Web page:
The government has recently decided to postpone the ban on the sale of new petrol and diesel cars. This news has sparked a real debate among car giants. Some see a slowdown in the race towards a greener future, while others think it is a necessary pause to reflect and make the right choices.
The ban, initially scheduled for 2030, has been moved to 2035. The reason? According to the Prime Minister, it is essential to protect citizens from further burdens in a not exactly rosy economic moment. But this decision has shed light on the government’s real intentions regarding sustainability.
Electric cars: between dreams and reality
Ford did not hide its disappointment, fearing that this change might affect its projects in the world of electric cars. Toyota, on the other hand, applauded the decision, emphasizing that every step towards a sustainable future must be well thought out. And the SMMT? It sounded an alarm: this delay could curb drivers’ enthusiasm for electric cars.
The goal remains clear: we want a world where cars do not pollute. And to do that, we need to focus entirely on electric cars and charging infrastructure. The idea is to achieve environmental balance by 2050. But beware: from 2035, say goodbye to new petrol and diesel cars!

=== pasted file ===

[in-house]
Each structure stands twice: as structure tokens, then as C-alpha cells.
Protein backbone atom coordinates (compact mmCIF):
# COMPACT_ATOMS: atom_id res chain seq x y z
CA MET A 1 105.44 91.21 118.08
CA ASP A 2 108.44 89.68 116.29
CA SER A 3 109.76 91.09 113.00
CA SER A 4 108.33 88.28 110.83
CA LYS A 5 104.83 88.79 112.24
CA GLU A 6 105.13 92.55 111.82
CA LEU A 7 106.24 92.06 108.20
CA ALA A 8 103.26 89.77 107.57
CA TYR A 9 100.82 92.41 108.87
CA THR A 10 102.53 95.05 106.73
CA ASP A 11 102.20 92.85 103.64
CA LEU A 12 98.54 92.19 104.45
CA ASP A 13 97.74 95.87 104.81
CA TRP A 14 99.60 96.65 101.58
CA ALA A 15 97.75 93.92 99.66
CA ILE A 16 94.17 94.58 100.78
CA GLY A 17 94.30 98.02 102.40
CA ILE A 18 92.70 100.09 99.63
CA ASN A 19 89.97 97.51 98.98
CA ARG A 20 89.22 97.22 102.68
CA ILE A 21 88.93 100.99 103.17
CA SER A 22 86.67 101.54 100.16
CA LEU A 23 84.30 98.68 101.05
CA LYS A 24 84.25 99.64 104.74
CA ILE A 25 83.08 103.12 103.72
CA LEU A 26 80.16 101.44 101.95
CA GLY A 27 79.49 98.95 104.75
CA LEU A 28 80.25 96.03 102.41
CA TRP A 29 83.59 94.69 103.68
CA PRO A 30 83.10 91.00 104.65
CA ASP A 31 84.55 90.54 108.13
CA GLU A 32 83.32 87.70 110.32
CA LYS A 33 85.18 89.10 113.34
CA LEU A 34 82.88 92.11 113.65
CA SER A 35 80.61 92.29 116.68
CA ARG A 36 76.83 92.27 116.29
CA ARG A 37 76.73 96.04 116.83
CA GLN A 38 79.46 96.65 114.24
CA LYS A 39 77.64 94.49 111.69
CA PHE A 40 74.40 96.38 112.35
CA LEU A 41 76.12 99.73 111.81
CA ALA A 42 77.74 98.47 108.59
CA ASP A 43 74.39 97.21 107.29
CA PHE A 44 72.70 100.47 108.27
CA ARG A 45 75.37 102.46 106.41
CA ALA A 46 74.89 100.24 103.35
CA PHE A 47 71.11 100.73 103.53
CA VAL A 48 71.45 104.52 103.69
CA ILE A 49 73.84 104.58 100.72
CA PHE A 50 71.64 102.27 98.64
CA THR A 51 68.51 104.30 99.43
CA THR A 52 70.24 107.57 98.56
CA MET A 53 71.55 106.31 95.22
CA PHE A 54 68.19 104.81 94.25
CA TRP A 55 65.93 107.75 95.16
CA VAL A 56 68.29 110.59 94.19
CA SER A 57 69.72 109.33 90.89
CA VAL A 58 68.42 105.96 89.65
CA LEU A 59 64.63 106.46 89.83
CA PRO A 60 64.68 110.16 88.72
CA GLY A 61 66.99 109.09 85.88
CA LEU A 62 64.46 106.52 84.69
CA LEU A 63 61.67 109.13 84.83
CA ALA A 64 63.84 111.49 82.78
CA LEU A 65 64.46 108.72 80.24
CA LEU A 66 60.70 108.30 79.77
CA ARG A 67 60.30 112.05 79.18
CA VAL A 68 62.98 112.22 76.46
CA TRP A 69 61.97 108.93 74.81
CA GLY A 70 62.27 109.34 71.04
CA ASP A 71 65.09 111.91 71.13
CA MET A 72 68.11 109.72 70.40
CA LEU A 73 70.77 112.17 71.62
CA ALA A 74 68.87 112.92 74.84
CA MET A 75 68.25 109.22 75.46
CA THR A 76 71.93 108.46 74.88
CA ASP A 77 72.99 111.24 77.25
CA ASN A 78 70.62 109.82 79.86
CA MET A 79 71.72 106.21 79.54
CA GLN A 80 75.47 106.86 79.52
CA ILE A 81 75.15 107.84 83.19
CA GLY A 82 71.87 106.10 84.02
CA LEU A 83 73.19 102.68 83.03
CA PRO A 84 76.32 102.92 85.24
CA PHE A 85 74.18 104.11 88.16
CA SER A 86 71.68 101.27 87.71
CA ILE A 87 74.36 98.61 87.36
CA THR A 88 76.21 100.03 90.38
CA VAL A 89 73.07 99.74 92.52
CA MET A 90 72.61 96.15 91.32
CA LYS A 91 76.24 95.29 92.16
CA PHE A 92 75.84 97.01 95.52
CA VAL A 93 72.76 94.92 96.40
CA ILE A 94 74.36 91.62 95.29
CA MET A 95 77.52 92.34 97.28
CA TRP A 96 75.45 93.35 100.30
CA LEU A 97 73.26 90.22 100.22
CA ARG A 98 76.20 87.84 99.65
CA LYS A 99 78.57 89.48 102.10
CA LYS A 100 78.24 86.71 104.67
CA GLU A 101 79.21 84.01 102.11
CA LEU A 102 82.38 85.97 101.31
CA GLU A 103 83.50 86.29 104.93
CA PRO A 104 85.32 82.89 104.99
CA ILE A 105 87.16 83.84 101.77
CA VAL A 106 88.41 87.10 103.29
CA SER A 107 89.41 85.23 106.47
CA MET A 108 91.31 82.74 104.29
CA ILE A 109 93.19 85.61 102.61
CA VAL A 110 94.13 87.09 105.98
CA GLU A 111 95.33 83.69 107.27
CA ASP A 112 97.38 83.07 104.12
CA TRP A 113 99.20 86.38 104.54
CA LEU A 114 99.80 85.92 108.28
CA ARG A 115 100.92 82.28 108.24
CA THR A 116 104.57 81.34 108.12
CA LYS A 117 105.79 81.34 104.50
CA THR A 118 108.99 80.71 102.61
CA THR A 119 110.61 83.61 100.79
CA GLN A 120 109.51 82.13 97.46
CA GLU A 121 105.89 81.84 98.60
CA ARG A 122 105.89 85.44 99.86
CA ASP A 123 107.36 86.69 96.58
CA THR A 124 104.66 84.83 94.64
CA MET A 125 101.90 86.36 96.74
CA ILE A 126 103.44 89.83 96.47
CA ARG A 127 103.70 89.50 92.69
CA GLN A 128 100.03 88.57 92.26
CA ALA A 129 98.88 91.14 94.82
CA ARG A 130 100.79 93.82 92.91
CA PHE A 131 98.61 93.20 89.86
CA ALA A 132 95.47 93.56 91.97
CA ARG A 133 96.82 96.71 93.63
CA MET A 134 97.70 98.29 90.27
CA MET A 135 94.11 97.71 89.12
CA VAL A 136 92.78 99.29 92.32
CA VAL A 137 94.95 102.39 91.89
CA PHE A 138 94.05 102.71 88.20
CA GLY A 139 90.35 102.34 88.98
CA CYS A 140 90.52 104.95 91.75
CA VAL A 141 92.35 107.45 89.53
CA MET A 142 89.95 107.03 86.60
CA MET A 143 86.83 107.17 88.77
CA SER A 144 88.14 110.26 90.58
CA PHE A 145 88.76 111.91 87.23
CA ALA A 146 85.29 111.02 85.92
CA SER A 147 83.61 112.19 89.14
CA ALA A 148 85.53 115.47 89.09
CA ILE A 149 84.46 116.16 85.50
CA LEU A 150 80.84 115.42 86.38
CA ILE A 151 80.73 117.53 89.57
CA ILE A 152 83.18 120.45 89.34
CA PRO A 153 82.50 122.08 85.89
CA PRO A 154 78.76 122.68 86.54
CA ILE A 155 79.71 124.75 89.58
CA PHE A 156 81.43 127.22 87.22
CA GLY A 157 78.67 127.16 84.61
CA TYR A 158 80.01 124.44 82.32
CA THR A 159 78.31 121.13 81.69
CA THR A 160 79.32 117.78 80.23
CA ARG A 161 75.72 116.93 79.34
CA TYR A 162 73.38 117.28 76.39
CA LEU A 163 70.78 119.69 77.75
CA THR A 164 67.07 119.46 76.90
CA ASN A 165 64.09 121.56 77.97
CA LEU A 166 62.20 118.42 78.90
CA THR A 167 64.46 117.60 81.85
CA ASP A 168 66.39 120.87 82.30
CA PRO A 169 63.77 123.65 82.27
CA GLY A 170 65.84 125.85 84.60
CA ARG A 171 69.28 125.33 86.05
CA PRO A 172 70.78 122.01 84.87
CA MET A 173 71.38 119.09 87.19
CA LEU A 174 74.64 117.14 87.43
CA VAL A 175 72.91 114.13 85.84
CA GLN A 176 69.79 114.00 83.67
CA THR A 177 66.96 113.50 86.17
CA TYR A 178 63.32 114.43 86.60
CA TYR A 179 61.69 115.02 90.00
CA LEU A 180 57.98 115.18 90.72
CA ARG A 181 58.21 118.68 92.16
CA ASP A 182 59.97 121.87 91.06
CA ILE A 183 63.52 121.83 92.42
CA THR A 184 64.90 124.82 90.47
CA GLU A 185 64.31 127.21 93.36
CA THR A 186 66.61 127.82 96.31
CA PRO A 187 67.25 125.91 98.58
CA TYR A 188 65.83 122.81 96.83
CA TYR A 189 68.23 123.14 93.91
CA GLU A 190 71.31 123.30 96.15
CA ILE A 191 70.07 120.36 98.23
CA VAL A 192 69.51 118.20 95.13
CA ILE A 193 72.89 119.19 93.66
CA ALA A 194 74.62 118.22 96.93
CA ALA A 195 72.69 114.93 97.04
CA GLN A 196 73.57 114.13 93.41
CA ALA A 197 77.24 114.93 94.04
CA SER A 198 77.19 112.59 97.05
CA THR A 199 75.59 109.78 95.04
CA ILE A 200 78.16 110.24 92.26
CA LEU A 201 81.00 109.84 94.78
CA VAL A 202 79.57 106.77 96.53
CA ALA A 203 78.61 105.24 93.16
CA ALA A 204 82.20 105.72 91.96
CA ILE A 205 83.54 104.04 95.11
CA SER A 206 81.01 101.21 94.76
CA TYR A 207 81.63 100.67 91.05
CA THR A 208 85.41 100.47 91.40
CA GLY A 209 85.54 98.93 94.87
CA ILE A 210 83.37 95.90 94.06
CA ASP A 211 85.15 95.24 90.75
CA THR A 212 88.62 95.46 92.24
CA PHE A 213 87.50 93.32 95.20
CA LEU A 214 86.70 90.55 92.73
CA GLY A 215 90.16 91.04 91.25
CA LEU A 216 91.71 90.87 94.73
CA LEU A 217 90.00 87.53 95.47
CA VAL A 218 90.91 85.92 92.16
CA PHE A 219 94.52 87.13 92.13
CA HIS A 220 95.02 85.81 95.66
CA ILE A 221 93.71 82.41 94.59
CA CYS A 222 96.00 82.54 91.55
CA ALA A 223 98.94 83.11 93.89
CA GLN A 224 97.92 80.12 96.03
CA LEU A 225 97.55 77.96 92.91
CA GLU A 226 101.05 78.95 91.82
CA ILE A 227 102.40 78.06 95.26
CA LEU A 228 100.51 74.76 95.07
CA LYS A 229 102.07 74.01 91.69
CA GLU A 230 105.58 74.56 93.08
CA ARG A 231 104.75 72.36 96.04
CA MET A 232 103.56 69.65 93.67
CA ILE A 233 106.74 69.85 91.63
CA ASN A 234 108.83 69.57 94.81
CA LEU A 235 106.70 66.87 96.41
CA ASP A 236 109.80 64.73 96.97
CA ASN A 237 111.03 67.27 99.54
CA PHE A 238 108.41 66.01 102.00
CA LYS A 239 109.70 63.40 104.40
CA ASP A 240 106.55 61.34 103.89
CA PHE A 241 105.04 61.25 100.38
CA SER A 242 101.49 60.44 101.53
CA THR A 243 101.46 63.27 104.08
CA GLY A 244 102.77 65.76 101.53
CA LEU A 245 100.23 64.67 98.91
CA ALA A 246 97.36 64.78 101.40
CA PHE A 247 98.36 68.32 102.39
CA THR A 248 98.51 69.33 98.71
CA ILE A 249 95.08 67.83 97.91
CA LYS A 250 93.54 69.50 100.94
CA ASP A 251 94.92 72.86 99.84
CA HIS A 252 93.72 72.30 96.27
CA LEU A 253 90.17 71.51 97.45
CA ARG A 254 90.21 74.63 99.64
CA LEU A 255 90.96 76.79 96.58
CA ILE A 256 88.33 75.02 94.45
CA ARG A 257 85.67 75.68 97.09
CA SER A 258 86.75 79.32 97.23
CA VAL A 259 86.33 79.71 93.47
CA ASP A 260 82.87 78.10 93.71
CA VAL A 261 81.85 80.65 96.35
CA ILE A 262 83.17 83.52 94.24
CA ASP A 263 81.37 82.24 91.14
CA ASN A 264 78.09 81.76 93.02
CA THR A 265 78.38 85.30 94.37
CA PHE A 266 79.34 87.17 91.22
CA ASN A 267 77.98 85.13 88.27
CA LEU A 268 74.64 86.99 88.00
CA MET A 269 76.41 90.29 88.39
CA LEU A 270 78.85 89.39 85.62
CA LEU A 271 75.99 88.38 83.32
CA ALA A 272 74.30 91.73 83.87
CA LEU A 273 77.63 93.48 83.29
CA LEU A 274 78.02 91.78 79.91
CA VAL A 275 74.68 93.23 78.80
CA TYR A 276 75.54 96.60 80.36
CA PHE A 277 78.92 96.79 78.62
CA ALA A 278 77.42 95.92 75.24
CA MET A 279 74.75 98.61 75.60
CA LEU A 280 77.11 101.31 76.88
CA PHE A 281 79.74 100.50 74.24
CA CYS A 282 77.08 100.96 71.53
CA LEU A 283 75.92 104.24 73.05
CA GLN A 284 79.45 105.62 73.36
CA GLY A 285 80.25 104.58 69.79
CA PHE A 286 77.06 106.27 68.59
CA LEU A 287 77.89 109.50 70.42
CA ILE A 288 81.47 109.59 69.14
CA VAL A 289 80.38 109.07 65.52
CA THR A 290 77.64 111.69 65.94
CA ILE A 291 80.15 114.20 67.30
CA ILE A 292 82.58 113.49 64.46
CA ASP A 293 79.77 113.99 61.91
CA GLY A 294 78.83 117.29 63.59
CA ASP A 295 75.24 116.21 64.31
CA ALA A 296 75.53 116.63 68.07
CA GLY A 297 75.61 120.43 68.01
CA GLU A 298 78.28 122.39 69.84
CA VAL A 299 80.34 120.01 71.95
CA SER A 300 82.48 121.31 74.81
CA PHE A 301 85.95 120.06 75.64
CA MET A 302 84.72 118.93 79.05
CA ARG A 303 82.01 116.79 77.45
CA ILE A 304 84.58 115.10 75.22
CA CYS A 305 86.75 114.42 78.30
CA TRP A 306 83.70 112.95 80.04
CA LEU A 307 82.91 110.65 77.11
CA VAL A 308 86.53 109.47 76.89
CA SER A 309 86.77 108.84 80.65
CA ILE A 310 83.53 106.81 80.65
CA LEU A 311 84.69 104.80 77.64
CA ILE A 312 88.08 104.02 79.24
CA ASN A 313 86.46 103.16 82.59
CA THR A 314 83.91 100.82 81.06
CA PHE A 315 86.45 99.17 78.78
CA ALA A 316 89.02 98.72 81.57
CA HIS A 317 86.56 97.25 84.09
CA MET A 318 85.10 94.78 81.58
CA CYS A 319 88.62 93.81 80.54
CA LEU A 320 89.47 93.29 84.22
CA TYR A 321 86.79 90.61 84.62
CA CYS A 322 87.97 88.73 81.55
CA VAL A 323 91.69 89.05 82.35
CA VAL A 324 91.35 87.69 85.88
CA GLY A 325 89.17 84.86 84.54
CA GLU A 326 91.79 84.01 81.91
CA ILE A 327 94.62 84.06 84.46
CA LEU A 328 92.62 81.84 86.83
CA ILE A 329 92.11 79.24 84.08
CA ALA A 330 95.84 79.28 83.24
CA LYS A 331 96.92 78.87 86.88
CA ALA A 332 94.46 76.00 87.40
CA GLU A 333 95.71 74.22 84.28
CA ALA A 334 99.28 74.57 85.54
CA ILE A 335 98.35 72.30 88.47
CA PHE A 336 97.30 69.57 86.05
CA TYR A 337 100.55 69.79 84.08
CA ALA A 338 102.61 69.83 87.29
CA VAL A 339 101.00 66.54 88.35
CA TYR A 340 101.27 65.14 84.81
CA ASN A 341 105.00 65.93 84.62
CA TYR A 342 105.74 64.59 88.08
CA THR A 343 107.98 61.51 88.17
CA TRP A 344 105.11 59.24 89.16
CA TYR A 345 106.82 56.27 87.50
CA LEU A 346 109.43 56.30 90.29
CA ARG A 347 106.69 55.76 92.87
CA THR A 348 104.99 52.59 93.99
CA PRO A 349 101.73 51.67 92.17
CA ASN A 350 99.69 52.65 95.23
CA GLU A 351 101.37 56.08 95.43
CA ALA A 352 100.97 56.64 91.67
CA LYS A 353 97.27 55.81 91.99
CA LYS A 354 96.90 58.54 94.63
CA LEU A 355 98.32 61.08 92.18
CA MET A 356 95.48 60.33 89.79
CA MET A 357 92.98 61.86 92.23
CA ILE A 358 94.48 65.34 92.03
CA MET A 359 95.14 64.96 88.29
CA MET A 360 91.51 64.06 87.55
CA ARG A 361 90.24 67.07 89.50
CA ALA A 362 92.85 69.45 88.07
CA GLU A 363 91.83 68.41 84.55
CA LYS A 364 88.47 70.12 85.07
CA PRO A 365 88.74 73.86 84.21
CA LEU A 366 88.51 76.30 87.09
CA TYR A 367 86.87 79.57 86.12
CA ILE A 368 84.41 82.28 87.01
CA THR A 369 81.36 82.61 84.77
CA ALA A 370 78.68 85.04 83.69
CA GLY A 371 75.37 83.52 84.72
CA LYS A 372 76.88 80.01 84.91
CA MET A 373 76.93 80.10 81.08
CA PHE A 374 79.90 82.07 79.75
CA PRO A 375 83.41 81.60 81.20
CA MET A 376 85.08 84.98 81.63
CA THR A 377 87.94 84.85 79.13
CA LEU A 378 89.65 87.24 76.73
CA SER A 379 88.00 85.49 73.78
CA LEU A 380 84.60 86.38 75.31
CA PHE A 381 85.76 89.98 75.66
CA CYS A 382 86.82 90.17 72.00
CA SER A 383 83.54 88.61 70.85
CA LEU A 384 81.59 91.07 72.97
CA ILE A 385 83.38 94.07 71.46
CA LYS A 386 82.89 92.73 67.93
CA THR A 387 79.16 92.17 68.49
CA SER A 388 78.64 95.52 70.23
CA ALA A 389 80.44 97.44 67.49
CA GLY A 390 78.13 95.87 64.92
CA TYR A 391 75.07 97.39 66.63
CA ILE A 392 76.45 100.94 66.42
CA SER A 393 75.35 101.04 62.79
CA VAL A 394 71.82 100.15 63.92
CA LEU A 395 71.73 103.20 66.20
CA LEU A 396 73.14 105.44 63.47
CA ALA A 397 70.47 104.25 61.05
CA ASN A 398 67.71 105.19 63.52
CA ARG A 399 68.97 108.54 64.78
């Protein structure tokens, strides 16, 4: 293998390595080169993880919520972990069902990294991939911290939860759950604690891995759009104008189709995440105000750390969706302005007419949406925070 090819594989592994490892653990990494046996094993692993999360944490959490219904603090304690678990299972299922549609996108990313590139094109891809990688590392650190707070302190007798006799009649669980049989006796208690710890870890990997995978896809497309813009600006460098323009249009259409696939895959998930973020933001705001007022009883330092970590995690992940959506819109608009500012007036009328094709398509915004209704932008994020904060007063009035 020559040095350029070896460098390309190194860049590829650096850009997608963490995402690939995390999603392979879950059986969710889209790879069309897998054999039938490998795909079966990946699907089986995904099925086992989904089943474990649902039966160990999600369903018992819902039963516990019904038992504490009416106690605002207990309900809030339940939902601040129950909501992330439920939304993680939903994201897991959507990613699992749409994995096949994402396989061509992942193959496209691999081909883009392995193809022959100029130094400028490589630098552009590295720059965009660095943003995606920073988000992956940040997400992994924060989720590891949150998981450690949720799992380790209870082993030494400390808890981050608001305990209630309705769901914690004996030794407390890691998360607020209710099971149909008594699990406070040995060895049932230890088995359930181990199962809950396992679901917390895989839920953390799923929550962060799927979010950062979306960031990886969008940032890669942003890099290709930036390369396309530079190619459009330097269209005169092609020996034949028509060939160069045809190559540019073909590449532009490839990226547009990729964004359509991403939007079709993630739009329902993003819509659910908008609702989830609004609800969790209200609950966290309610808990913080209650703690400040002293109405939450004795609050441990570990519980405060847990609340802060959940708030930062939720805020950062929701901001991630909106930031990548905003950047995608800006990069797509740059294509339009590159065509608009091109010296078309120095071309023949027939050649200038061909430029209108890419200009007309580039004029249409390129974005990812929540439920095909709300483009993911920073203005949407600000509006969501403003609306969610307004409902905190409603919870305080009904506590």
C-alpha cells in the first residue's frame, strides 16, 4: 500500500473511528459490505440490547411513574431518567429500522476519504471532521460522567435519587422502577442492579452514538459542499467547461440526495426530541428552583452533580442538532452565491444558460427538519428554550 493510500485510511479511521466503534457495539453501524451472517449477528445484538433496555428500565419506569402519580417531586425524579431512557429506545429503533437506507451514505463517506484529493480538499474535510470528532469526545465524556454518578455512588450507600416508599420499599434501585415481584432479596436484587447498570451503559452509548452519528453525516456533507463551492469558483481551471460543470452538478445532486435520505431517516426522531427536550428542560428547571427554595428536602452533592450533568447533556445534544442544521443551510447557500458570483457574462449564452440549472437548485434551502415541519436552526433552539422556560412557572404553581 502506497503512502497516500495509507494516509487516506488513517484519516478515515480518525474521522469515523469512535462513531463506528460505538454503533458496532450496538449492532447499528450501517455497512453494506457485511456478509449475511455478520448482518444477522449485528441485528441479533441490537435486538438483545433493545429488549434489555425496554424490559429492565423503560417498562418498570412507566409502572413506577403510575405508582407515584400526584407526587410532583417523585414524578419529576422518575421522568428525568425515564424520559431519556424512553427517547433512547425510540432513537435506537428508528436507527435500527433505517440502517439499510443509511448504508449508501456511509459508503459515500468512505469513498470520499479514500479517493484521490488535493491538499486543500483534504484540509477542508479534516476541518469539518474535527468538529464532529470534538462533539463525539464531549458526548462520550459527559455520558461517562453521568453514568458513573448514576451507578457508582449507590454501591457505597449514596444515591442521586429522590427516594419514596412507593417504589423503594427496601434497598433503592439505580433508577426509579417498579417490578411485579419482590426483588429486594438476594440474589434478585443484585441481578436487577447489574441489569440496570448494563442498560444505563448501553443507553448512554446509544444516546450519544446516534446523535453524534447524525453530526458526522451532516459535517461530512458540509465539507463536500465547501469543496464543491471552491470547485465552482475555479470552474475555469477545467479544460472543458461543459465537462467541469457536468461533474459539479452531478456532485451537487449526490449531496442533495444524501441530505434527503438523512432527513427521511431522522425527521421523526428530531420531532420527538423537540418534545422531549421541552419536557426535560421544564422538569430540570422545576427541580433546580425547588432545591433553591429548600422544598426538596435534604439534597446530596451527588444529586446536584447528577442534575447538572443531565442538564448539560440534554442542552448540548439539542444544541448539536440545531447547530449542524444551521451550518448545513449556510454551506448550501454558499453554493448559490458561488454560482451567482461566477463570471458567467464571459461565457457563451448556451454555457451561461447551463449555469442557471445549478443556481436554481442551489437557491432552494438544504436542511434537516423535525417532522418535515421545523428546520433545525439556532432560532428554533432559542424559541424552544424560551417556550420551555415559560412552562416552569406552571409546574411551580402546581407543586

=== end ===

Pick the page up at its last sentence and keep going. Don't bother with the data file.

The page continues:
Petrol ban: what do the industry giants think?
Stellantis is clear: by 2030, only zero-emission cars. And it doesn’t matter if the petrol ban will come in 2035. Toyota and Jaguar Land Rover see the decision as a realistic step, in line with the policies of other countries. Yes, electric cars are great for the environment. But they also have a cost. And not just economic. Think of the charging infrastructure, still insufficient, or the price of spare parts. Chloe Hudson, a mechanic, reminds us that not everyone can afford an electric or hybrid car.
Despite everything, the automotive industry does not stop. BMW, for example, is already thinking about how to produce the next generation of electric Minis. And the government? It is supporting these projects with incentives and grants.
The delay in the petrol ban has ignited a heated debate. But one thing is certain: the future of cars is constantly evolving. And, as always, those who adapt best to changes will come out on top.